If you were to look at my baby pictures you would have seen a smiling child. I was laughing and dancing around my loving and supportive home. Addiction was a sleeping giant in my family. Sleeping in the literal and figurative sense of the word.
My uncle and my grandfather would often hit the couch for an extended period of time and sleep off their morning of closet drinking in our family gatherings. My mother and father had no problems with alcohol and drugs. My father came from a family with no alcoholics and one known teetotaler. The other side of the family had a hidden and mysterious web of addiction that I never knew about until I was older.
The sleeping giant awoke when one of my older brothers began to experiment with drugs and alcohol at 15. I had a bedroom window that overlooked the front driveway. Peering out the window at night I saw him come home late under the influence and I was in awe. This life was calling to me. The loud music, the women and the grungy clothes all shouted my name. Pretty soon I started using. The first time I got high it affected me in a way that none of my friends felt. I was hilarious to them. I was the centre of attention.
One day my mother got a frantic phone call from my older brother’s girlfriend. She brought him home and he was near catatonic on the couch. It was psychosis. Soon my parents were going back and forth between the psychiatrist and the psych ward. My mother asked me to man the phones and not leave our house in case relatives called. I was angry at my parents. My anger only increased when my mother revealed the mysterious web of secrets and cover ups from her side of the family. Addiction and mental illness had apparently run rampant in my mother’s family. I learned that my grandmother had a brother that died in what was likely a vehicular suicide in the 1950s. He had children and most of them were affected by addiction and mental illness.
Through my late teens and early twenties I left my family in the dust. I began pursuing my dream of becoming a stand-up comedian. I used daily and frequently. Alcohol and other drugs dictated what friends I made, what jobs I worked and where I lived. I became unreliable, unpleasant and unhinged. Pretty soon I was the one sleeping off the consequence of my using on the couch at family gatherings.
At age 25, I was hospitalized in a psych ward for over a month. Everything stopped in my life. Multiple doctors and psychiatrists told me that I could no longer use drugs or drink alcohol. I did not listen to the warning. Soon I was back to using, compromising my principles and morals in ways I had never imagined. On the outside I was an entertainer – a comedian – peddling laughs to audiences a half an hour at a time. The rest of the day I was either at the bar, in a bathroom stall or passed out.
One day I was violently ill. It wasn’t the first time I had been this ill. Yet, this time something changed inside of me. That day I was scared enough to realize that my using was life threatening. I called my mother on April 11, 2010. April 12, 2010 I was admitted to the hospital and by April 22 I was in treatment.
I was in treatment a whole five months. I needed to be slowed down. At Edgewood Treatment Centre, in Nanaimo, B.C., I was given the opportunity to look at my entire self. When I walked in the centre’s doors I was haunted by the shame of the things that I had done and the pieces of my life that were unfinished. After a month of treatment, I had an understanding of both my assets and my liabilities. Treatment gave me balance. The day that I left I was accepted into a community of recovering addicts in the 12 step fellowship and the Edgewood alumni community.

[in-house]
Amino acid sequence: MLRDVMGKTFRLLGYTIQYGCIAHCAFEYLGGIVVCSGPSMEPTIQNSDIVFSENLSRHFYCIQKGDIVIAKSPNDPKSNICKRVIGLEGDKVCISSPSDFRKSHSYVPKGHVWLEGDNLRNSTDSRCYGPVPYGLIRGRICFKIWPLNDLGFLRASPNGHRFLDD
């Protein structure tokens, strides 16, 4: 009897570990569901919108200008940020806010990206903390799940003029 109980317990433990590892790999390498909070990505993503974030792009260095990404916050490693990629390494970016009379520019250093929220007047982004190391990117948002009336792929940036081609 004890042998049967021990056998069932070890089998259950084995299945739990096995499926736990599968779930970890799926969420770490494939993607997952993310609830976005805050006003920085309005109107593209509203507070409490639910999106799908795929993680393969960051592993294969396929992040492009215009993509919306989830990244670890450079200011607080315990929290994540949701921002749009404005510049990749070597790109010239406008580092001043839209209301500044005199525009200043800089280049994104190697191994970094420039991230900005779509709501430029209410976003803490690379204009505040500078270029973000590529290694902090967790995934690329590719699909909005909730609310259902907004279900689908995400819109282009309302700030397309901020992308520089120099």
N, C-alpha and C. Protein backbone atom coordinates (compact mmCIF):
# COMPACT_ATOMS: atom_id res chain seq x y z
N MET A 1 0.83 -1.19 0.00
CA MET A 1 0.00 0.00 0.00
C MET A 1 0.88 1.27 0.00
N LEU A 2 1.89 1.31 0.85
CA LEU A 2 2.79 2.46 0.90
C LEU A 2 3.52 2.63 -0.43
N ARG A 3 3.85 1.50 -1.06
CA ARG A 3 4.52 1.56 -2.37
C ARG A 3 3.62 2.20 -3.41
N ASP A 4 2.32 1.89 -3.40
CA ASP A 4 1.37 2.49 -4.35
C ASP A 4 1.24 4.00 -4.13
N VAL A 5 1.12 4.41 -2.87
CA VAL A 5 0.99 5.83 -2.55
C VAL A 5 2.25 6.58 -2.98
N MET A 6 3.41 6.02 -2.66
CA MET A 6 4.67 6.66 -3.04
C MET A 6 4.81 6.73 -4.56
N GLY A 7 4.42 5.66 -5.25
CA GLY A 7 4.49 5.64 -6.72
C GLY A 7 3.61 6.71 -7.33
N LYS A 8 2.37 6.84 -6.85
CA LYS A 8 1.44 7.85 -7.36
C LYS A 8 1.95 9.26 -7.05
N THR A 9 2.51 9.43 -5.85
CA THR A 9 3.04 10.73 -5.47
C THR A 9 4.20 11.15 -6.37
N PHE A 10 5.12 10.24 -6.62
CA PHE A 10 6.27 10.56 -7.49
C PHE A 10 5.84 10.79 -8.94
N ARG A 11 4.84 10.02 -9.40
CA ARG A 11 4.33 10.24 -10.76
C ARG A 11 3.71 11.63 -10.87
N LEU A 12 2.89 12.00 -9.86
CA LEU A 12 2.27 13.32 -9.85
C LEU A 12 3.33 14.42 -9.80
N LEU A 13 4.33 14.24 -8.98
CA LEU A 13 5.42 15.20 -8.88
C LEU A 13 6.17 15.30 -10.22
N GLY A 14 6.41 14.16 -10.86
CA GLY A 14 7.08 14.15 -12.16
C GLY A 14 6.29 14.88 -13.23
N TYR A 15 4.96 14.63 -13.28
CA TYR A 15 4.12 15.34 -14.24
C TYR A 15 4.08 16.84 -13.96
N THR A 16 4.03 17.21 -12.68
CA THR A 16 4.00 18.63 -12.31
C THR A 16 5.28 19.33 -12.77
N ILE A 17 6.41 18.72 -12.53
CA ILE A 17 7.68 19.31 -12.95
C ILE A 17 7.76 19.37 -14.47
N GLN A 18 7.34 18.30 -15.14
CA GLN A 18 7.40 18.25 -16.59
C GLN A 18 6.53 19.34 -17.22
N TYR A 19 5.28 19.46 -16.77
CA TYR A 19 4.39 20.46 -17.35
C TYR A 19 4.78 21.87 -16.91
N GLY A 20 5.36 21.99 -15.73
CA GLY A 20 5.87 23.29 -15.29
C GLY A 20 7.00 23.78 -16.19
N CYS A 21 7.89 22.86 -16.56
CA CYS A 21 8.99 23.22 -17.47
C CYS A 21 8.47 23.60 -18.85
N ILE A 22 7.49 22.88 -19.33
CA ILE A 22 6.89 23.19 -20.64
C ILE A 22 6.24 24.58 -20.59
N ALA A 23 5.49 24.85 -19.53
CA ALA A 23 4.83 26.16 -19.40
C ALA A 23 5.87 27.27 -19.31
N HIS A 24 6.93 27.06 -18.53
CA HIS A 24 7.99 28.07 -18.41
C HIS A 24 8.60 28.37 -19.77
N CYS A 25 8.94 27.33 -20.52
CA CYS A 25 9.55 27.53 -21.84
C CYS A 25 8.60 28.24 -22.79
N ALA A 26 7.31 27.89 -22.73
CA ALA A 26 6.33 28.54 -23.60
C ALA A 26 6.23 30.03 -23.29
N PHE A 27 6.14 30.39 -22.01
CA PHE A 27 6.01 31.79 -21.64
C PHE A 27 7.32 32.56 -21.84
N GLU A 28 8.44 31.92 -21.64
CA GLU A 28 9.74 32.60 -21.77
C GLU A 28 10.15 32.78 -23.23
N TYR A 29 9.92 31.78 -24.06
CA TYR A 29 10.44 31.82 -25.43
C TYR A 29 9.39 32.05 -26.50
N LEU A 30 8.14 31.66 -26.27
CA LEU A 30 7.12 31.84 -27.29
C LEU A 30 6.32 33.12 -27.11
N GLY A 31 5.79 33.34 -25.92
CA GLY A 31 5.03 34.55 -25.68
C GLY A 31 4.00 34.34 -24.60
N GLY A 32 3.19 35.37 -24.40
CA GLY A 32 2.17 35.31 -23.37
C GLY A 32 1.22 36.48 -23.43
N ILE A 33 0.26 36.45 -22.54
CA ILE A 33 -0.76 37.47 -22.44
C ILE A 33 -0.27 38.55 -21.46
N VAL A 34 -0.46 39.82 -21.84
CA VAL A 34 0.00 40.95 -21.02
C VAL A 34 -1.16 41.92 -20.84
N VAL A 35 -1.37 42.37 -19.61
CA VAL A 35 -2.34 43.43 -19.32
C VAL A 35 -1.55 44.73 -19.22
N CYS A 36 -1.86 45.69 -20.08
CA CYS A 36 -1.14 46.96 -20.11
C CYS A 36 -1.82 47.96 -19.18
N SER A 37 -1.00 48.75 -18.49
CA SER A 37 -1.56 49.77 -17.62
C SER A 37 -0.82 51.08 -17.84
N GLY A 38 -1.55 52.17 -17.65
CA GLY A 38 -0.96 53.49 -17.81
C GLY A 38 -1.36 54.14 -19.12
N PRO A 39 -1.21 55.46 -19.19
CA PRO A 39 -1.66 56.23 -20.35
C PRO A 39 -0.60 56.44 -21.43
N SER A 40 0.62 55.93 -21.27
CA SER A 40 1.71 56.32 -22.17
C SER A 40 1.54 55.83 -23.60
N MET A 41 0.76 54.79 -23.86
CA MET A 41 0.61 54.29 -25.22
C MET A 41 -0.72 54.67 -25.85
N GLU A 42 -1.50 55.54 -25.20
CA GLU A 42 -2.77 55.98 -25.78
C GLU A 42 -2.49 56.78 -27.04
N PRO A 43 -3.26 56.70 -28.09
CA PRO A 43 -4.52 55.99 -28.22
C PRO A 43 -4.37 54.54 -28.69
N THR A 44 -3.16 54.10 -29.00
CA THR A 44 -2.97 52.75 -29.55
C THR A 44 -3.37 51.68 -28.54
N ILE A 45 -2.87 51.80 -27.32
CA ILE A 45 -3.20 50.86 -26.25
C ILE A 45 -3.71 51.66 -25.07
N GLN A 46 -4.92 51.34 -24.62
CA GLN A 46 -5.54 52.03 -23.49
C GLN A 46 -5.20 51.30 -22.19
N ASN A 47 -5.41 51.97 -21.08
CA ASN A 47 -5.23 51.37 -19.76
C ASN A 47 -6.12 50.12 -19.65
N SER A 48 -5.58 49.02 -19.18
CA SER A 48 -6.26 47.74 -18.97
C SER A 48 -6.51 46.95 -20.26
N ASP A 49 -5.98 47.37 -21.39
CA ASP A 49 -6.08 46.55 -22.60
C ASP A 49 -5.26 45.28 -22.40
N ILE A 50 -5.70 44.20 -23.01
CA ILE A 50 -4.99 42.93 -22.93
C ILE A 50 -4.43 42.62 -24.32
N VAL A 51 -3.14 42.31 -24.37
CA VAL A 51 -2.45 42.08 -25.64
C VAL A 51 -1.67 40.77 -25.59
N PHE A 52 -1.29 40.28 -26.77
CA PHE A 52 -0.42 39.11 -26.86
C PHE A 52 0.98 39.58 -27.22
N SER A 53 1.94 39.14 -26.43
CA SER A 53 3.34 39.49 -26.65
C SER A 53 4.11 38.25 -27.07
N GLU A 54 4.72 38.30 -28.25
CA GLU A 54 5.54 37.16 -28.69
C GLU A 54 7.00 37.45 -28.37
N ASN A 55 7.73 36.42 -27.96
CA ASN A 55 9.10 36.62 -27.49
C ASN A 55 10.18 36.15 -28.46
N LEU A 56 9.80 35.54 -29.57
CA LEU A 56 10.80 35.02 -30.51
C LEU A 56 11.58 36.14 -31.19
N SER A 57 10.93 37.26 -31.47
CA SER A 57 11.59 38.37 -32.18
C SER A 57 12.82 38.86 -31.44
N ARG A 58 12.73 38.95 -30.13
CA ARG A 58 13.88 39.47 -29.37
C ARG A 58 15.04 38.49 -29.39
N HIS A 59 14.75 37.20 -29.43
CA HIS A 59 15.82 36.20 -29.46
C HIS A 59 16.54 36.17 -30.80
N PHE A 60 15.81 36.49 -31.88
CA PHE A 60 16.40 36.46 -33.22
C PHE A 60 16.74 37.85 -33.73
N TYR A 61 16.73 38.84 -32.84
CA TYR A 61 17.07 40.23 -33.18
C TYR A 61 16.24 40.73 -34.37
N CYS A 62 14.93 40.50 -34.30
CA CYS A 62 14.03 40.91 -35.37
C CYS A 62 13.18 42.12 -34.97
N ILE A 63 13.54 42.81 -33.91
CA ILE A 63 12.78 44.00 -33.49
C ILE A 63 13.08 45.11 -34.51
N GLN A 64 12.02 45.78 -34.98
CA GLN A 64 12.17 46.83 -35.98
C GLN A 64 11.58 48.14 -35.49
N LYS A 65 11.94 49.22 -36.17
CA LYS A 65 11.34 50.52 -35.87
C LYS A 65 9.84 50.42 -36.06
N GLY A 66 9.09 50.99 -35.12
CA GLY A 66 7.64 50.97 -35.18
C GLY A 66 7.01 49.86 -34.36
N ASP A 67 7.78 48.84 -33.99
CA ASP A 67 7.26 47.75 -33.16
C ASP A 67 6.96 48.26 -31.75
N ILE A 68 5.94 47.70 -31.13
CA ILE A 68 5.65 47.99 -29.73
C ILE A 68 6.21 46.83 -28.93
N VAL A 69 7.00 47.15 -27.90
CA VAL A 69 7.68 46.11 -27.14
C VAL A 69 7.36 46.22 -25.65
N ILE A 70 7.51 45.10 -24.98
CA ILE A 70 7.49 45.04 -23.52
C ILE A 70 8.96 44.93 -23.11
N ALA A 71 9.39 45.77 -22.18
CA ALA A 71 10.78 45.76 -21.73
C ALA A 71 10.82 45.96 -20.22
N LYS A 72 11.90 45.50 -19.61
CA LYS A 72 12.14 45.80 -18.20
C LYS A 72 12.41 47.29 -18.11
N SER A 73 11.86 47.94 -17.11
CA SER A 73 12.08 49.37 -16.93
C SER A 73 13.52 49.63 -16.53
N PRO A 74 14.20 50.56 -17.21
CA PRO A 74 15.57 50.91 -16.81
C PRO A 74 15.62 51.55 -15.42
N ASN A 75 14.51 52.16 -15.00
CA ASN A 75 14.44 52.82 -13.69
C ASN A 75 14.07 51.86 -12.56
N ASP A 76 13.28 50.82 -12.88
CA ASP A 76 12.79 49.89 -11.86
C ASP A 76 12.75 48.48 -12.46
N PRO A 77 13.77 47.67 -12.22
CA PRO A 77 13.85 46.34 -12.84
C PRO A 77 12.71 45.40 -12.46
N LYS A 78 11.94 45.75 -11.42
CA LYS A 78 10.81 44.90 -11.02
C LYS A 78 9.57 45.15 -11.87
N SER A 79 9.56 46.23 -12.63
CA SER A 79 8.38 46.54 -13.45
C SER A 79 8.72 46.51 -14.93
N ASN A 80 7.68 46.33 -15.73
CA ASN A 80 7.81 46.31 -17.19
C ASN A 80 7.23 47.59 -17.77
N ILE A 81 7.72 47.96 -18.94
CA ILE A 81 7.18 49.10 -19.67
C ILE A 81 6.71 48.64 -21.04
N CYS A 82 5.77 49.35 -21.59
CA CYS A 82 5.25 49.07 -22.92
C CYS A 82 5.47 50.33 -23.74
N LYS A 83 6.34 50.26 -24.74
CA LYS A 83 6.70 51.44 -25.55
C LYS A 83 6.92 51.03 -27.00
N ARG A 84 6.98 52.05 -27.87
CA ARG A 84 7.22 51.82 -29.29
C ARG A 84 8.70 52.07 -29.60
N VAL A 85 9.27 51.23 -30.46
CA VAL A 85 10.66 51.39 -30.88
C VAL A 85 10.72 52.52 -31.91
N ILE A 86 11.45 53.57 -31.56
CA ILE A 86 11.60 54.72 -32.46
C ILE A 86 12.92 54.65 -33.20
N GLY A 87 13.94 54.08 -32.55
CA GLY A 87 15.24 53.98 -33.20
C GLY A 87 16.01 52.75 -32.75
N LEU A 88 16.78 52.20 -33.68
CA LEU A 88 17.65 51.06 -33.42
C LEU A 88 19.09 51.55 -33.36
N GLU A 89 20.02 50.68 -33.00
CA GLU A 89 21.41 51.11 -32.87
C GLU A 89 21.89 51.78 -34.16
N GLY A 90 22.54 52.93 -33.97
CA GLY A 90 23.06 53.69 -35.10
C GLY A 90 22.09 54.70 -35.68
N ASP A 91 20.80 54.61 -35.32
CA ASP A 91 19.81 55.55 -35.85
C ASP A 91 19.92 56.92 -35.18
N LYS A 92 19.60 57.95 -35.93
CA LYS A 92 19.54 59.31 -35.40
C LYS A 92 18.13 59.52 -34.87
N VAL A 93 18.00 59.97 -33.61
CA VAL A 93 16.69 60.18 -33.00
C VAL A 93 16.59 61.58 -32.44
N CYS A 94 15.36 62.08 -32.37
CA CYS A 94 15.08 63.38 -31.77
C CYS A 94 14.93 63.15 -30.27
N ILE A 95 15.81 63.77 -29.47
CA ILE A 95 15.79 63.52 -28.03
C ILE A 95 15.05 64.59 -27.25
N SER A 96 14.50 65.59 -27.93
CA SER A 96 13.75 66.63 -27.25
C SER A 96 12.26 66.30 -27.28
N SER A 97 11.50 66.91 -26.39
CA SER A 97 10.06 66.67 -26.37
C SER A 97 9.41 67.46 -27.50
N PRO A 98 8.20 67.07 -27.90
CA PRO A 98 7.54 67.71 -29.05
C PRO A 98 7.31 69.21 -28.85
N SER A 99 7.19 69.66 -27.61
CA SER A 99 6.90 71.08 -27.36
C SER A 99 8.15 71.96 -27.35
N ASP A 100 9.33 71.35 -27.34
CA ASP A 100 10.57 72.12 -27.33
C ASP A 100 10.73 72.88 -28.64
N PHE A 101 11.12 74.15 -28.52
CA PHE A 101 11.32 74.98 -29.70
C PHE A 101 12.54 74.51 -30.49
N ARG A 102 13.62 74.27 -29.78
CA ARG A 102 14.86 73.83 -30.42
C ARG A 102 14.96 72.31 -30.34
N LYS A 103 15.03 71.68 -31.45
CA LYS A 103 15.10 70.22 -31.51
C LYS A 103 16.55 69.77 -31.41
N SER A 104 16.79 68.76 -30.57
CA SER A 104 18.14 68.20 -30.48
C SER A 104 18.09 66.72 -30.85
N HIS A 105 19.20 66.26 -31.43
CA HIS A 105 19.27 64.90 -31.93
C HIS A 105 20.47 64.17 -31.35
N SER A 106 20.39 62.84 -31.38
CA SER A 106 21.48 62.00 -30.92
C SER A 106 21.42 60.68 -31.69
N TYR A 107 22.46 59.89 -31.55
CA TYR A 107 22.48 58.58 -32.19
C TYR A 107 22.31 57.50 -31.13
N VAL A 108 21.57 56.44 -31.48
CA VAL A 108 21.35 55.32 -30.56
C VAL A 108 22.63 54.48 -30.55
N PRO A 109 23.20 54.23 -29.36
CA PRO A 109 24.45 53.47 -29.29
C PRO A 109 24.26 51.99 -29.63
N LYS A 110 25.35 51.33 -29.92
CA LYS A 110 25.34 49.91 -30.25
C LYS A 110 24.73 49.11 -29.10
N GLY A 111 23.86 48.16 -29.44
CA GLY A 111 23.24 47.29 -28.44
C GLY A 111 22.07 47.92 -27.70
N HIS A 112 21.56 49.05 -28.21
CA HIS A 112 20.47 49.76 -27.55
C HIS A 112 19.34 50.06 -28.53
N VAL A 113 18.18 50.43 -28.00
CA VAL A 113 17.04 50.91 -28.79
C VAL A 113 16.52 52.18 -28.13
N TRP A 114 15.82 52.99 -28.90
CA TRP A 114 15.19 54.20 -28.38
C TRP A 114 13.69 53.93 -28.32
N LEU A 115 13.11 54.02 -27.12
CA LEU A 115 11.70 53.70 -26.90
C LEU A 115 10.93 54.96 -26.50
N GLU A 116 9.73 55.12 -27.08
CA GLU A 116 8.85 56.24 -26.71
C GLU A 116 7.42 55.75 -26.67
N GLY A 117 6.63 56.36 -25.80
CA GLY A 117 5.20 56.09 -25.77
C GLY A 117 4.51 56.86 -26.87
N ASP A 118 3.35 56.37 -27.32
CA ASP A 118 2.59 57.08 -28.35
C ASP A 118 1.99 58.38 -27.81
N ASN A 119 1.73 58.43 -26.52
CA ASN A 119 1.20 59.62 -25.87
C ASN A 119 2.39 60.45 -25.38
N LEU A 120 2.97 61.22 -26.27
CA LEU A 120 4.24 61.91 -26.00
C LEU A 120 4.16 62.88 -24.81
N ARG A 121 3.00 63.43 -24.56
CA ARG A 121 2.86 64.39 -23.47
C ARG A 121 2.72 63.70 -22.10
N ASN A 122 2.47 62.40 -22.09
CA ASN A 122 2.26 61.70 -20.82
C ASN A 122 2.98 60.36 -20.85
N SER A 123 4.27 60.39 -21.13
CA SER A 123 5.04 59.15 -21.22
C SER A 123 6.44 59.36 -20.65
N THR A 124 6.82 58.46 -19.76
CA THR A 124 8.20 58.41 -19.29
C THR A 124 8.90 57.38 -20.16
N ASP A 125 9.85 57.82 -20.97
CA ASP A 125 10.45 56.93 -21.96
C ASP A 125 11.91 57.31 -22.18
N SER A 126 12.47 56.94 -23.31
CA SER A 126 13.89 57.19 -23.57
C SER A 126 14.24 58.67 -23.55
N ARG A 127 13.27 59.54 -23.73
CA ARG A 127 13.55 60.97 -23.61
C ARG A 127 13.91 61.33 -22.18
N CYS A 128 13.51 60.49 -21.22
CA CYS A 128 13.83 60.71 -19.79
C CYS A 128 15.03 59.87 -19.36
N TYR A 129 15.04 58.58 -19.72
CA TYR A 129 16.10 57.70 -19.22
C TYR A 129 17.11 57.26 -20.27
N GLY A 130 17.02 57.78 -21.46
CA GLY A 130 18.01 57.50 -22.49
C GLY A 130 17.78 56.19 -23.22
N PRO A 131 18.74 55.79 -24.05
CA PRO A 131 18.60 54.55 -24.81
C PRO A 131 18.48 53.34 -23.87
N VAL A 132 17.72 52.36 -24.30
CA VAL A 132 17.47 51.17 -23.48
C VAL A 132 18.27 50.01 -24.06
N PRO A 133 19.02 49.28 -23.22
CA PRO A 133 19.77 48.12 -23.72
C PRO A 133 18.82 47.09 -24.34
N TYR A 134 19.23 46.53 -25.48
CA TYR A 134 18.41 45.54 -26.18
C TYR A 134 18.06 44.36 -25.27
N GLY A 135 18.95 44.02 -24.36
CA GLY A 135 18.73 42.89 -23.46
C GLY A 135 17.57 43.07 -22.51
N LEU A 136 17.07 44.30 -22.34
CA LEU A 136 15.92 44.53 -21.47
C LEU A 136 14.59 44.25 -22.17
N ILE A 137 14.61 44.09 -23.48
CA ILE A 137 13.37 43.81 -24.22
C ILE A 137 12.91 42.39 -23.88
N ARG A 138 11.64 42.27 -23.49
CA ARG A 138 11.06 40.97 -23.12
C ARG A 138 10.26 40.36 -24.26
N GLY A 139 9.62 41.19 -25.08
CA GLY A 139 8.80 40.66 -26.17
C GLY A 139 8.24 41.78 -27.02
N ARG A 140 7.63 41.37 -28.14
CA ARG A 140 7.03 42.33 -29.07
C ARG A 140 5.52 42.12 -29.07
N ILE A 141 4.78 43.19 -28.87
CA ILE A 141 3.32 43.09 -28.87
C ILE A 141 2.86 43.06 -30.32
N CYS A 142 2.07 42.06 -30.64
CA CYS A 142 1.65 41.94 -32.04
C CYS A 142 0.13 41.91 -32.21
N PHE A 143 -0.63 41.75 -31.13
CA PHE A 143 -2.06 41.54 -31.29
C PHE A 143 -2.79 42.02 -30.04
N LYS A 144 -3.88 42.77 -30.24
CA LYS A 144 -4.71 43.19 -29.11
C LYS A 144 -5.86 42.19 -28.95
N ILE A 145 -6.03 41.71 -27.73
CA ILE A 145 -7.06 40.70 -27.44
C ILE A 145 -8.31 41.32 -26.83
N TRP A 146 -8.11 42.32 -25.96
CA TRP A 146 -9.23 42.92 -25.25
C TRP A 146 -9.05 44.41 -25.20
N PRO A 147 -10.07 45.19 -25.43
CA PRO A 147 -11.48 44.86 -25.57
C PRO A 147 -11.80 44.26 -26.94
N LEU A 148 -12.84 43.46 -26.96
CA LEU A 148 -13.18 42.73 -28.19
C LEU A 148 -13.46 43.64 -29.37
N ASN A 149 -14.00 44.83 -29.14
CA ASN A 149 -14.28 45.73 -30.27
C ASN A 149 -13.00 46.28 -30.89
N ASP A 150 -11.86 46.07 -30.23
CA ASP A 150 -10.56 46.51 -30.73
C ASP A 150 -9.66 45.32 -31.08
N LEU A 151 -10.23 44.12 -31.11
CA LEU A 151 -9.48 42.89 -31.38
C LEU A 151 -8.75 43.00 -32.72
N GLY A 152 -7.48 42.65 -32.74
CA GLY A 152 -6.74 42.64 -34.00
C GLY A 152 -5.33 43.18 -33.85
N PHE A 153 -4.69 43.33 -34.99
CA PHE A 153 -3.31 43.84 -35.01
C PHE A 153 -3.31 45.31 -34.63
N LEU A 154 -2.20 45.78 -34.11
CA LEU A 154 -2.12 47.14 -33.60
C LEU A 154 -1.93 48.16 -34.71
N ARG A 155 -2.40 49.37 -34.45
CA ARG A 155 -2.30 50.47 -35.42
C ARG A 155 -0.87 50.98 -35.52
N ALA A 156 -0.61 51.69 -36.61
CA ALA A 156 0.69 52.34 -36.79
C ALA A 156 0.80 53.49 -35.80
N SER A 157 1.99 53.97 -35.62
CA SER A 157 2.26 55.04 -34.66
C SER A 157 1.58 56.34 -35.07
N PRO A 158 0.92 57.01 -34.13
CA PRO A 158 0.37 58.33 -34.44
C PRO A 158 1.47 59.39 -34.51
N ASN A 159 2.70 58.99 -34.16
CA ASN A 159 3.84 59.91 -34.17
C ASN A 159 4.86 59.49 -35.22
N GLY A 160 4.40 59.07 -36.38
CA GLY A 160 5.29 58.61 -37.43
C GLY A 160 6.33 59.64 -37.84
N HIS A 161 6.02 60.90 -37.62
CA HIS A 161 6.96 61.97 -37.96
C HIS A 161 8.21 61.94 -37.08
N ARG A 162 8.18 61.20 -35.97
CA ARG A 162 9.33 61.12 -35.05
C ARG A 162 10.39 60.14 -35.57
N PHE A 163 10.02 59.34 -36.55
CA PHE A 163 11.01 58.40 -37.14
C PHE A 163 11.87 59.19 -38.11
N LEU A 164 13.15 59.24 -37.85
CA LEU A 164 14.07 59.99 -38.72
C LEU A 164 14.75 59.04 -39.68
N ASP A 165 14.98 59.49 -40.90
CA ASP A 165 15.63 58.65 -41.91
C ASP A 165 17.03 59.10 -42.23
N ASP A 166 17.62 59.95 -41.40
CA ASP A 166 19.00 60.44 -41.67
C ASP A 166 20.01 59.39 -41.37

In recovery, I continue to work on myself. I have been able to mend many of the relationships that I destroyed during my time using. My view of my family is balanced and compassionate. Nobody checks out at family gatherings anymore and passes out on the couch. My uncle and I are both in recovery.
There was a big hole in my life that started the day I started using. That hole was formed when I stopped looking for a relationship with a higher power. In recovery, I have been able to actively seek a relationship with a higher power. One day at a meeting I felt moved in a way that I hadn’t experienced since my childhood. It was a warm and familiar force that I now know as my higher power.
Early recovery was a long and hurling process. I began to rebuild my life in the least flashy way possible by working a menial job. By keeping things simple, I was able to focus on what mattered which was attending meetings and staying connected to Edgewood Aftercare.
Soon I found a direction and new purpose. I knew I wanted to help other addicts. At my local church I met a pastor who had been a prison chaplain for many years. His stories of helping prisoners on the inside opened my eyes to new possibilities for my own life. It occurred to me that this was the direction that I wanted to take.
I wish I could tell you that it was an easy battle once I set course for my new dream of becoming a chaplain. My struggle was first with myself and actually believing that I was worth taking on this new direction. Then I struggled for two years as I balanced studies and full time work at Edgewood. It wasn’t until I was six months clean that my hard work began to pay off. I did my initial Clinical Pastoral Education when I was six months clean. I studied as an intern chaplain at a hospital in Washington State. Realizing this goal is something that I still have trouble believing that has happened in my life.
I now am a Junior Chaplain at Edgewood. I have two years of study ahead of me and I greet my challenges as they come.